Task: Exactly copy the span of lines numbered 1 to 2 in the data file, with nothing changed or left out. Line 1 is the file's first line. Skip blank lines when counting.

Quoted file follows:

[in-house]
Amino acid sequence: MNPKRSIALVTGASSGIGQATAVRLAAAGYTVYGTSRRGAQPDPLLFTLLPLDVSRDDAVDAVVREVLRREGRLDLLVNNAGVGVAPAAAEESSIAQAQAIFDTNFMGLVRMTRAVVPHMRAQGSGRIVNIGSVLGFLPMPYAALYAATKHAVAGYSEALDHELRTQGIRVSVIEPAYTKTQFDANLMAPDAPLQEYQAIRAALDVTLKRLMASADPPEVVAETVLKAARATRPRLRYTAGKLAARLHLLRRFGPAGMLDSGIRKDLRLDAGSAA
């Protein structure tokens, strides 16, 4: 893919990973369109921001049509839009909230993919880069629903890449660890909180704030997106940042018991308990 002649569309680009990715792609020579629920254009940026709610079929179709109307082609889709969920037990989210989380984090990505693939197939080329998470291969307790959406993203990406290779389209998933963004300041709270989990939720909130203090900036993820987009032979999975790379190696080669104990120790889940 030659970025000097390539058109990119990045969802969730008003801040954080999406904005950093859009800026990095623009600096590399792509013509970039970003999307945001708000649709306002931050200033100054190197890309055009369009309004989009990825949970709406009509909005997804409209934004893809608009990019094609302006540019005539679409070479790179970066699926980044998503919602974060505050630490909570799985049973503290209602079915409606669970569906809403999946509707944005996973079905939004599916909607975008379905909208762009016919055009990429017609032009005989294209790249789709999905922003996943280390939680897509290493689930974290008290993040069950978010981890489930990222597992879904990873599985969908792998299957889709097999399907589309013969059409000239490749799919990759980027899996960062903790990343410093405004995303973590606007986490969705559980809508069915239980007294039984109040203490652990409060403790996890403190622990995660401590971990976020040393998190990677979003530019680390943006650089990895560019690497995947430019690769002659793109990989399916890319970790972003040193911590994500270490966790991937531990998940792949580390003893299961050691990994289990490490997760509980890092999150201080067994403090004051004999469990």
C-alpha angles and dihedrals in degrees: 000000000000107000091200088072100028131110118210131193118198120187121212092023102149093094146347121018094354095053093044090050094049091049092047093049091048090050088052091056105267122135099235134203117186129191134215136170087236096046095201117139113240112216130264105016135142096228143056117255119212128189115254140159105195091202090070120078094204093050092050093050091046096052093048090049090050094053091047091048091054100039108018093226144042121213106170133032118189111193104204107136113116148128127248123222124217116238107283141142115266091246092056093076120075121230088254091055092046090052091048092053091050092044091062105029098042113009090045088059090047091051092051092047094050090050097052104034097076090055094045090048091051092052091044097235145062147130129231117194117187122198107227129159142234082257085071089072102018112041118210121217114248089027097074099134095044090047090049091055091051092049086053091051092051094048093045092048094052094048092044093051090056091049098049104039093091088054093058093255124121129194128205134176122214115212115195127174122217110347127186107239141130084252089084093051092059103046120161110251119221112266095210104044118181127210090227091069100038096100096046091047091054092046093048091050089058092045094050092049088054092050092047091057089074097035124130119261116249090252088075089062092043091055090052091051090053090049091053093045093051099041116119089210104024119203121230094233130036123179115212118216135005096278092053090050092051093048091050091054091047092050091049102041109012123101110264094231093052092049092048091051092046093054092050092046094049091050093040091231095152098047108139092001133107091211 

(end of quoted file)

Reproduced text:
[in-house]
Amino acid sequence: MNPKRSIALVTGASSGIGQATAVRLAAAGYTVYGTSRRGAQPDPLLFTLLPLDVSRDDAVDAVVREVLRREGRLDLLVNNAGVGVAPAAAEESSIAQAQAIFDTNFMGLVRMTRAVVPHMRAQGSGRIVNIGSVLGFLPMPYAALYAATKHAVAGYSEALDHELRTQGIRVSVIEPAYTKTQFDANLMAPDAPLQEYQAIRAALDVTLKRLMASADPPEVVAETVLKAARATRPRLRYTAGKLAARLHLLRRFGPAGMLDSGIRKDLRLDAGSAA